I have heard this quote numerous times throughout my life and hadn’t really considered it until fairly recently. During a trip to Cuba, my husband preached a message about comparing ourselves with one another based on 2 Corinthians 10. It was such an eye-opening sermon. I realize now that this is an area of weakness for me.
I am competitive, goal-oriented and persistent. I tell myself that I have a realistic perception of my strengths and weaknesses (doesn’t everybody?). Basically, I want to be the best, and I know when I’m not. I find myself comparing Rachael to the kind of people who I am sure you would find amusing. Let me just give you some examples.
I am not funny and I know this. Yet, somehow I have this idea in the back of my head that buried somewhere deep down is a comedian, that I SHOULD be funny.I have a handful of friends who should be comedians by profession. On that rare occasion when I make any of those friends laugh, I am caught so off guard that I literally have to take a moment, rewind, and figure out WHAT IN THE WORLD JUST HAPPENED? I am no comedian, but there are times I want to be like those people who are.
I’ve been singing since I was old enough to carry a microphone and carry a tune. School concerts, college choirs, solos at church, camps, conferences, in my car, in my kitchen. You name it. I love it and I realize I have a decent voice. But let me assure you, I am my own worst critic. Instead of comparing myself to the worship leader down the road, I compare myself to Mariah Carey. Or Kari Jobe. Or any other professional out there who is better than me.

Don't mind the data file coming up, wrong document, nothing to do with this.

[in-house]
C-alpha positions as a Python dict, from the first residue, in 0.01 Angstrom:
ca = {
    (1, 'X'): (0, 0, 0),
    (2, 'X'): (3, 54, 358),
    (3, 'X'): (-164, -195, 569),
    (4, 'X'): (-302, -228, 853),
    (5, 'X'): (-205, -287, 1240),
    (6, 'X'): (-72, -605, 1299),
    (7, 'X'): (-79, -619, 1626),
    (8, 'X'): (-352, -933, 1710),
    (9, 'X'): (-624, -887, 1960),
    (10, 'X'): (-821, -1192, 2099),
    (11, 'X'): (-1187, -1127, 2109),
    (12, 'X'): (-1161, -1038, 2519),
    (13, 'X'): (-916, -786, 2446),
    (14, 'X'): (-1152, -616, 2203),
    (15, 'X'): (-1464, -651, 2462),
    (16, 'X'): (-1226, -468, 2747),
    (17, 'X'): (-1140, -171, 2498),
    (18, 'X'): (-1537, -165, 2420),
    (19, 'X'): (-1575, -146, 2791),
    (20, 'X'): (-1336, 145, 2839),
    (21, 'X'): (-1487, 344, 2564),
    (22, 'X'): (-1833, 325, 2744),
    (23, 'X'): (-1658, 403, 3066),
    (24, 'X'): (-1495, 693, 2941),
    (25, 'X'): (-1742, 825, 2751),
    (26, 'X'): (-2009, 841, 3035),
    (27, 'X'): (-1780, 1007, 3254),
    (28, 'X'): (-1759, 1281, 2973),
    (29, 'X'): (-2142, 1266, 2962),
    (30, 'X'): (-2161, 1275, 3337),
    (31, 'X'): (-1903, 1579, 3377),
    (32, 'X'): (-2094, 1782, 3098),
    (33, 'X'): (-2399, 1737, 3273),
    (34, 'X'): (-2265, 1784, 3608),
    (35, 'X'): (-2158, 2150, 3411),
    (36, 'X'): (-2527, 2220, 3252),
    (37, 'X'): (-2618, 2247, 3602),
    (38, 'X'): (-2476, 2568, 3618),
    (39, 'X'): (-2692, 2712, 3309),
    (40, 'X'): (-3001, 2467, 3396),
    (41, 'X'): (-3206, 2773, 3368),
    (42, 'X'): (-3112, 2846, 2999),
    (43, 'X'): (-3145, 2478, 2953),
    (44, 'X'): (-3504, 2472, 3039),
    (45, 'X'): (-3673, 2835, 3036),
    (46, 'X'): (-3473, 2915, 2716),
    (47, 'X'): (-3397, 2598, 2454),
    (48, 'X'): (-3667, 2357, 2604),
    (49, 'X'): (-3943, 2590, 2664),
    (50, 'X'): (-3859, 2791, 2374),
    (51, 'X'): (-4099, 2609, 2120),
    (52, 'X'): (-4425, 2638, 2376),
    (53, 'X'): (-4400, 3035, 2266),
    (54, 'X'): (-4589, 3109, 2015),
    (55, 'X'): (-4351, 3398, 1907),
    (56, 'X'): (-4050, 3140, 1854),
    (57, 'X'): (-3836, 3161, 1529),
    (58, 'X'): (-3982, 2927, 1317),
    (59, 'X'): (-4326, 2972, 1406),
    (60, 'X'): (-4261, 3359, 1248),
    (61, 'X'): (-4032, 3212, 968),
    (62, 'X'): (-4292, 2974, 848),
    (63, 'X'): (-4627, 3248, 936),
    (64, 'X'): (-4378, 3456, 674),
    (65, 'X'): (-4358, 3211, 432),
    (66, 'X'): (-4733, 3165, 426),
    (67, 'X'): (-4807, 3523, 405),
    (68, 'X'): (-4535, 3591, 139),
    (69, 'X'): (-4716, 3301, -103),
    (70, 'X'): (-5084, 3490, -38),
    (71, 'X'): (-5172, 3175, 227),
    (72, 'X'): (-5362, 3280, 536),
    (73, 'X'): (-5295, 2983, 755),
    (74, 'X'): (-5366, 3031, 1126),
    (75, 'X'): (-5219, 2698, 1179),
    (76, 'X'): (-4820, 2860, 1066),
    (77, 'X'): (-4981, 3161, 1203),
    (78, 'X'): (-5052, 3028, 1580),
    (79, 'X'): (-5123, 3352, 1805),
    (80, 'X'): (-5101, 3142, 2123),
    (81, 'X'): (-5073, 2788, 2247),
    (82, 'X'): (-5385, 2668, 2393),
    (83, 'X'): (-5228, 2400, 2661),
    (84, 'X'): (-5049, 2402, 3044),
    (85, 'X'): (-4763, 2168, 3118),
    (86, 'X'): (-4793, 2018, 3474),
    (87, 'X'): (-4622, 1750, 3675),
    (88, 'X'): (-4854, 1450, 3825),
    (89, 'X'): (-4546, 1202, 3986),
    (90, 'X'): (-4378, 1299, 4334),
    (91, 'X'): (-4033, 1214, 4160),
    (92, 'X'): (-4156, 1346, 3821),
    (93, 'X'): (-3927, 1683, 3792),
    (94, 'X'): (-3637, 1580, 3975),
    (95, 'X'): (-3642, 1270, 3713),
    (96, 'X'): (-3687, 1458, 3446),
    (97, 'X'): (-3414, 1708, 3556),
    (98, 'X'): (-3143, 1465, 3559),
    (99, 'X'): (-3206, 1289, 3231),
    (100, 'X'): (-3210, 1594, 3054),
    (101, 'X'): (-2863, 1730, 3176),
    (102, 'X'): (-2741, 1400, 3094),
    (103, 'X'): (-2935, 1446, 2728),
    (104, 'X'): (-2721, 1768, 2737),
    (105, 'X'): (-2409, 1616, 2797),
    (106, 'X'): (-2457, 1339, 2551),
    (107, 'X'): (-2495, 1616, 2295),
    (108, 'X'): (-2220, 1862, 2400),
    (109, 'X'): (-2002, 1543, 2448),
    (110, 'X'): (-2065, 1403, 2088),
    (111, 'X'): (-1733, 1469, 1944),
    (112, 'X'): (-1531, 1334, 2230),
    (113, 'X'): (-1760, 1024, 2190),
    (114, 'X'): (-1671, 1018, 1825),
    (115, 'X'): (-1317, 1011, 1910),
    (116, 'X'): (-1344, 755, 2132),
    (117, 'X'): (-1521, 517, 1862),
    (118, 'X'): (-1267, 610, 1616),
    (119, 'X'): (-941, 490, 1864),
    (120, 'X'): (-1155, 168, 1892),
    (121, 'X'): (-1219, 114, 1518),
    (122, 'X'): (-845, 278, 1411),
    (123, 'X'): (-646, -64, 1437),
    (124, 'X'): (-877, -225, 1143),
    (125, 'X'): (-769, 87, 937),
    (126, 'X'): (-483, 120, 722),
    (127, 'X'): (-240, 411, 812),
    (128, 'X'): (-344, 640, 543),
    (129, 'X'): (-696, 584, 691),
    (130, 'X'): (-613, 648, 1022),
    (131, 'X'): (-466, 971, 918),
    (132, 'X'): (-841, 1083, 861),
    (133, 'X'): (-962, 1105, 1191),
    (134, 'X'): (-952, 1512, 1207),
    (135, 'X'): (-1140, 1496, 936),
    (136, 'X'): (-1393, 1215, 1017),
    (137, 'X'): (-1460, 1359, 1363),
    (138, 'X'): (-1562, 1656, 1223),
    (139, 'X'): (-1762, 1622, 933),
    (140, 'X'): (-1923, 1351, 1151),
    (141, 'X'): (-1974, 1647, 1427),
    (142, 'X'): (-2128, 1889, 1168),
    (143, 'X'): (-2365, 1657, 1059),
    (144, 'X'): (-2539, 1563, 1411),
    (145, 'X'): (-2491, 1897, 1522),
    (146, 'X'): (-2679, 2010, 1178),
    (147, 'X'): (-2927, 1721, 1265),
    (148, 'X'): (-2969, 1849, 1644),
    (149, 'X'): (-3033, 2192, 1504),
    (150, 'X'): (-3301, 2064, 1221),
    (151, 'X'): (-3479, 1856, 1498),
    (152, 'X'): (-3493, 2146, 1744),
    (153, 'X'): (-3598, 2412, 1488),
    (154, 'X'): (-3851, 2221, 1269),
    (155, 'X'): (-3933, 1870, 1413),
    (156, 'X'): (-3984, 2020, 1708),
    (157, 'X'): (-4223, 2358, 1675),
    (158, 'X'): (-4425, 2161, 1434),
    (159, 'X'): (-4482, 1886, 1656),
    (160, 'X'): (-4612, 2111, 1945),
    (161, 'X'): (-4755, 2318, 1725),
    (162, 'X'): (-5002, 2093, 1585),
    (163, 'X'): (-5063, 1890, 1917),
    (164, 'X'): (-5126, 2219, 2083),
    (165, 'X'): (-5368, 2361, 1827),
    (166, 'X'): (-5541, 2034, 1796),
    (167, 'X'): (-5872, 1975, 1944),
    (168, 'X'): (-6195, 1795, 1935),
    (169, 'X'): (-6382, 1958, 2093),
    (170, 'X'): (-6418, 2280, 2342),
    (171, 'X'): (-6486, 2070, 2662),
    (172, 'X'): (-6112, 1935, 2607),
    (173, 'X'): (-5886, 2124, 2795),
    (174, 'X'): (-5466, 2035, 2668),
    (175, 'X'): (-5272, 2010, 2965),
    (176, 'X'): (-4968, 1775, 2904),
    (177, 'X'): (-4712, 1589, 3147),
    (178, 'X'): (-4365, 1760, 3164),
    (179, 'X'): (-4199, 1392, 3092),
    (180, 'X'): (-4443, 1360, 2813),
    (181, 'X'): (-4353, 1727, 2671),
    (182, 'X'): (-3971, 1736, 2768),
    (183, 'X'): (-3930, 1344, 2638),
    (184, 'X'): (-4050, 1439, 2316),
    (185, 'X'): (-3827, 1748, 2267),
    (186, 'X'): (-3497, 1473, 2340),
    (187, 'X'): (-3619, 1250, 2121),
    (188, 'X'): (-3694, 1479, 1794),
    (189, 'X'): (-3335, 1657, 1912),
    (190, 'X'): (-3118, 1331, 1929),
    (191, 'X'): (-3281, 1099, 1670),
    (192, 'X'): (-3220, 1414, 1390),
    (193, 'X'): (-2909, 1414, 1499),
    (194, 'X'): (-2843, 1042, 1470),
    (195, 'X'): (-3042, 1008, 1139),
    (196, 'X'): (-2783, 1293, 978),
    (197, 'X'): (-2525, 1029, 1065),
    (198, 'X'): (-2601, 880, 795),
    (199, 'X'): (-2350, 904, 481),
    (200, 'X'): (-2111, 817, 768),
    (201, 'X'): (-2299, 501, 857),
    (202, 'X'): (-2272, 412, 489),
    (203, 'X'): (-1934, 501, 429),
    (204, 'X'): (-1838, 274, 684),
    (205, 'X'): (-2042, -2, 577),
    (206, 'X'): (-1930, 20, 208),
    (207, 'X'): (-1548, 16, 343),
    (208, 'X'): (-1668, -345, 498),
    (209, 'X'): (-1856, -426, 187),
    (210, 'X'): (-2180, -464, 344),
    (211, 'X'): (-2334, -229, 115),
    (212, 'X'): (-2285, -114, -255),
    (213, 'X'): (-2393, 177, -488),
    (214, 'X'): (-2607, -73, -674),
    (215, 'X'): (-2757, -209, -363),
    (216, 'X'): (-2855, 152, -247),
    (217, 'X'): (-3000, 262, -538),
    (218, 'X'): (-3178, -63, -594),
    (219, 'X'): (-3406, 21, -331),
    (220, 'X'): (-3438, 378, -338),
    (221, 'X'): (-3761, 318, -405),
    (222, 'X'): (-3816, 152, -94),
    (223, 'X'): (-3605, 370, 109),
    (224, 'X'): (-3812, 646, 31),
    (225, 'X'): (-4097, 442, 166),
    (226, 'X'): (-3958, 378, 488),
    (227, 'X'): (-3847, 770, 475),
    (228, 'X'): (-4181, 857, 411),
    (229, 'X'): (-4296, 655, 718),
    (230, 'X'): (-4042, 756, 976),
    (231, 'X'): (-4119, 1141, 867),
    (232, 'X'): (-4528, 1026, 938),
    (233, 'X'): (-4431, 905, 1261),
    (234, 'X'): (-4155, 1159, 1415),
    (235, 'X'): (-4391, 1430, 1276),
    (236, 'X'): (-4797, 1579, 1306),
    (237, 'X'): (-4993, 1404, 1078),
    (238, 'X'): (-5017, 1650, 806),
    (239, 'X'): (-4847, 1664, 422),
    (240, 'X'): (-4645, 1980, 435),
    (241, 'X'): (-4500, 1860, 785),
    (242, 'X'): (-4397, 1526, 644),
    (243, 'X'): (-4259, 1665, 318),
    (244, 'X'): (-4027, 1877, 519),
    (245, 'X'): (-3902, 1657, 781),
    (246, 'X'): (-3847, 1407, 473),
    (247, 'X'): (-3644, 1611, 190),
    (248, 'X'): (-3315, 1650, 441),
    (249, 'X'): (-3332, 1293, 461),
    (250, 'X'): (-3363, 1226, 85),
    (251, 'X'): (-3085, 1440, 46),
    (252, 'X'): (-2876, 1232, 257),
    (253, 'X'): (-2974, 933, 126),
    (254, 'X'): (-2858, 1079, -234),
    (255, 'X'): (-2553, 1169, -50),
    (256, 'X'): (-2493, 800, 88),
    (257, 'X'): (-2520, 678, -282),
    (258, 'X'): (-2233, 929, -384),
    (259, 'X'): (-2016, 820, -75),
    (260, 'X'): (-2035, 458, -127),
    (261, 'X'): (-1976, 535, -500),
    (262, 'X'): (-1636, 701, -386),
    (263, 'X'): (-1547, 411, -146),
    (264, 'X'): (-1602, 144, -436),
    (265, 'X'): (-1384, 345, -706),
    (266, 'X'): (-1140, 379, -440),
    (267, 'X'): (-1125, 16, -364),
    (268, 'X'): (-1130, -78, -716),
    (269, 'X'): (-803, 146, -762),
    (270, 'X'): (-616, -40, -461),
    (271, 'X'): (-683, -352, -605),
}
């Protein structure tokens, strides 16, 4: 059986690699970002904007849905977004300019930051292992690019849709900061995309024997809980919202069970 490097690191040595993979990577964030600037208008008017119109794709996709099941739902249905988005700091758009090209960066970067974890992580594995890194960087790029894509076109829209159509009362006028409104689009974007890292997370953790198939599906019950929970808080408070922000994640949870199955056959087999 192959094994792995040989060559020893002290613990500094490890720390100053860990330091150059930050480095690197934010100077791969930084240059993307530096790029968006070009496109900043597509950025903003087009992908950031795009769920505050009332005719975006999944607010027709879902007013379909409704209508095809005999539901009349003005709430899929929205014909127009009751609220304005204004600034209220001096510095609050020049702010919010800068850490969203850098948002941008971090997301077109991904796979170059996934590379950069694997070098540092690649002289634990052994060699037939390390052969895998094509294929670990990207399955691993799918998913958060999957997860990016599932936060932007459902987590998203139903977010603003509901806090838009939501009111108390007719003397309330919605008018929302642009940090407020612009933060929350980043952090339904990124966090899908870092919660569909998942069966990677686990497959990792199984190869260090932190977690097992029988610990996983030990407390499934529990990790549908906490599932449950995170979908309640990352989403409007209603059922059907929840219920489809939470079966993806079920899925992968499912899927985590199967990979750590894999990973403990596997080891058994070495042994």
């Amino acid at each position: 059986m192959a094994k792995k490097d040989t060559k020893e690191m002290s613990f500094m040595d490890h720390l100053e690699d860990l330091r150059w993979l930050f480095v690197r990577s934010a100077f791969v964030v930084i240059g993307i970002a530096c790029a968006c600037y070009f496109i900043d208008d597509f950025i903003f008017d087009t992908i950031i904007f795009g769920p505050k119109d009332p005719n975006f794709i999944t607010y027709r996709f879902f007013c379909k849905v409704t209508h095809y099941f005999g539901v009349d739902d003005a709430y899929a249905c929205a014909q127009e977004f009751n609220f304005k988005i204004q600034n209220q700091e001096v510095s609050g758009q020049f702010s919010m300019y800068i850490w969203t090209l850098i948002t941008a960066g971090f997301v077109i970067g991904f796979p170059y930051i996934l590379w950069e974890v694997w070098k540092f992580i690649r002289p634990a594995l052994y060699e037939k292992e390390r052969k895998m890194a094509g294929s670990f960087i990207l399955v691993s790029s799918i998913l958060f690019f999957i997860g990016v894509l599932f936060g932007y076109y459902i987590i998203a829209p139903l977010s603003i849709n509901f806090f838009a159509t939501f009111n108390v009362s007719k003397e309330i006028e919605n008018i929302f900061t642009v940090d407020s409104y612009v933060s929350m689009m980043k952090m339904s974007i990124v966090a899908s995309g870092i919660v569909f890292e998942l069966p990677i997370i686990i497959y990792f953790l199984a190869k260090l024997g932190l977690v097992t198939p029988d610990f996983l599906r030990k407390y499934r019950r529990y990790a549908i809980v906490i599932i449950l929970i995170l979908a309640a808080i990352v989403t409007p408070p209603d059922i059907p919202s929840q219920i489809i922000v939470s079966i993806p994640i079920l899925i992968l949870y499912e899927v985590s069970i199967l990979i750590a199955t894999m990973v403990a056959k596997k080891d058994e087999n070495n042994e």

I frequently compare myself to those moms who get up at 5 a.m. just to prepare a hearty breakfast for their kids and have a 30 minute devotion before school. I compare myself to crafty mom, home-school mom, patient mom, mom of 5, athletic mom, chef mom, spiritual giant mom, birthday party mom… you name the type, at times I think I should be all of those moms wrapped into one package.
I have always enjoyed writing. I excelled in writing sociological papers in college, probably because my writing is so straight-forward and lacks flourish. Yet when I sit down with a Barbara Kingsolver book, I want to weep at my moron-self, incapable of painting a vivid picture with the most beautiful strand of words. When I read the poetic Sarah Bessey, I want to give up on blogging all together. When I read David Platt, I grieve that I can’t express my passion the way he does. Give up, I say.
My Dad wrote me a letter before he died. In it, he named a few women who are spiritual giants of the faith. He told me to be one of those women. I know his intentions were good, and I must say that his life and ministry lit a fire in me that has never died. Yet often I compare myself to these women… the women who travel the country speaking at conferences. I compare myself to the missionary you hear about who prayed and saw someone raised from the dead. I compare myself to the women who get up to pray and study every morning without fail.